Empathy Maps – what and how?

What drives us to make choices? As consumers, we can set certain parameters like “laundry in unit”, “no animal testing”, or “100% cotton”, but what makes us decide to commit?

As a small business owner – trying to do it all – you may not have the time to understand every individual customer. What makes them happy? What does their typical day look like? How do they like to spend their free time? What truly influences them to ultimately choose your product or service?

If you need a quick and easy, DIY research tool, try drafting an empathy map.

Developed by David Gray, founder of XPLANE, an empathy map can help you discover and understand the elements that make up your customer’s psyche. It draws on the idea that the choices we make are driven by feelings and emotions. This exercise can help you bridge the gap between what you’re offering and what your audience’s wants and needs are in their day to day lives.

A standard empathy map looks like this:

(Photo cred: Boagworld)

What you’ll need:

  • Personas and worldviews – what are those?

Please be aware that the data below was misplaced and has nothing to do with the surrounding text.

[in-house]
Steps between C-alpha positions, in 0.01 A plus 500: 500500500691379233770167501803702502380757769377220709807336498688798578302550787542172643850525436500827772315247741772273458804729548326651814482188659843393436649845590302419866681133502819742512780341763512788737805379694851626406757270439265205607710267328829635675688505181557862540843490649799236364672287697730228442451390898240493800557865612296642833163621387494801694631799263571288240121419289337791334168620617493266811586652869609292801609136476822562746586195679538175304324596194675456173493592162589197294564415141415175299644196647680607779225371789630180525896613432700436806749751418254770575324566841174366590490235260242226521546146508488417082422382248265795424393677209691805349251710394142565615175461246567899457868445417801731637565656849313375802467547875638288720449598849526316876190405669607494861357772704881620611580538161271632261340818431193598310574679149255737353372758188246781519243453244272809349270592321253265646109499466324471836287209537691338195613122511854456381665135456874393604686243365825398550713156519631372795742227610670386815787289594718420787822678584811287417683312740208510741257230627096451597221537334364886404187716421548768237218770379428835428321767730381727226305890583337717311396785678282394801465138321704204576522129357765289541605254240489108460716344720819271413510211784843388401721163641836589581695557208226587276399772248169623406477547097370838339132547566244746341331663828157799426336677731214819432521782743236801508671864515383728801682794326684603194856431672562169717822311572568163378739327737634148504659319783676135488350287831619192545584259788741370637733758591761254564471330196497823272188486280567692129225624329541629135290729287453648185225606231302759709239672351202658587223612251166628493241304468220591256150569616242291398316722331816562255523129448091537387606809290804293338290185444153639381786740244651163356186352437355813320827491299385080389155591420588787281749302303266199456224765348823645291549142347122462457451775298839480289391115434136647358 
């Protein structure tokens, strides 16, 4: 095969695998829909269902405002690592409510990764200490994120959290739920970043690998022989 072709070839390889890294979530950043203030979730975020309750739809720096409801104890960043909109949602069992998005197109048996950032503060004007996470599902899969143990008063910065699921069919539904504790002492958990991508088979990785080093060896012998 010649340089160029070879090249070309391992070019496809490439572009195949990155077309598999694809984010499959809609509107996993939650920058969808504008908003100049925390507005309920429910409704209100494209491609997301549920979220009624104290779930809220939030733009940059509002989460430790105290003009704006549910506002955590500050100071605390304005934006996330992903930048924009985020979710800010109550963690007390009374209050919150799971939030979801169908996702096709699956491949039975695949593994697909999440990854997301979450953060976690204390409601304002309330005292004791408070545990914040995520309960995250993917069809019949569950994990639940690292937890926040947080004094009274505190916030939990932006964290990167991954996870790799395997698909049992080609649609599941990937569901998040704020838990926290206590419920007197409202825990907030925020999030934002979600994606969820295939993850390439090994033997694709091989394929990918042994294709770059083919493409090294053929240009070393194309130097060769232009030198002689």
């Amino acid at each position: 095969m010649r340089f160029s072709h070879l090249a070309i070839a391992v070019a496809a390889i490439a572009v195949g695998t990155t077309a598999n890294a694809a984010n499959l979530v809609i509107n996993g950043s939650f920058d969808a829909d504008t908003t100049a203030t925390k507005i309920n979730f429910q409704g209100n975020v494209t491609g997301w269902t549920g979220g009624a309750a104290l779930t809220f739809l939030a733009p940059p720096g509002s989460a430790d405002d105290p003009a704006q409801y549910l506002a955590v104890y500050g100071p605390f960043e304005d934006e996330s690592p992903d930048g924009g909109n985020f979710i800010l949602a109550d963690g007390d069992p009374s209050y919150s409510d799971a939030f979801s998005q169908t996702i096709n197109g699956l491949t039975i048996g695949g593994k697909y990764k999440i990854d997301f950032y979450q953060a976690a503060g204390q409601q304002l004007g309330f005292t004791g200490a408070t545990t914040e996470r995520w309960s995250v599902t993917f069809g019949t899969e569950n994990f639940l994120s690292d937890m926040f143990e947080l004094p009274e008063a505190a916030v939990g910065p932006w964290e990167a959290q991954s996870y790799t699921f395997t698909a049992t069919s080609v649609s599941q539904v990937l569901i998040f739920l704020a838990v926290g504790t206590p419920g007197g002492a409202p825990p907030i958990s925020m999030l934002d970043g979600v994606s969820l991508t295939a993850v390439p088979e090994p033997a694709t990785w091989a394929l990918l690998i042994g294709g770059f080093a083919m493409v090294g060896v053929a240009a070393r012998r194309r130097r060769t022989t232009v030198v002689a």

• Demographics
  • Analytics – website or social media
  • Customer voices – testimonials
  • Questions to ask the group
  • Large poster board or white board
  • Sticky notes

Who you’ll need:

  • You – the moderator
  • Stakeholders
  • Product developers
  • Marketing and sales team
  • Customer support team

How to:

  1. Determine which customer you are trying to understand (name, sex, age, hobbies, lifestyle, etc.) – write the descriptors in the center
  2. Start asking the group questions from the customer’s point of view (in relation to your product or service):
    • Thinking/Feeling – What occupies their thoughts? How do they feel when using our product or service?
    • Seeing – What are their surroundings? What do they see in our competitors? What catches their eye?
      Hearing – What outside opinions are they listening to?
    • Saying/Doing – What is their overall demeanor? How would they react?
    • Pains/Gains (optional) – What are some of their obstacles? What’s distracting them? What is success to them? What are they hoping to achieve?
  3. Have all participants write notes and post them in the appropriate area on the map
  4. Summarize the session – have everyone answer this question:

Our users need a better way to (blank) because (blank) – Dr. James Patell

Your post-session map should look like this:

(Photo cred: Betterbydesignblog)

Use this tool at the beginning stages of product development, a redesign, a 2.0, or a shift in your marketing strategy. If you’ve involved all of your key players, their approach will become more customer centric. That next feature they want to add may better fit your customer’s needs, leading to higher satisfaction, and a potential boost in your ROI.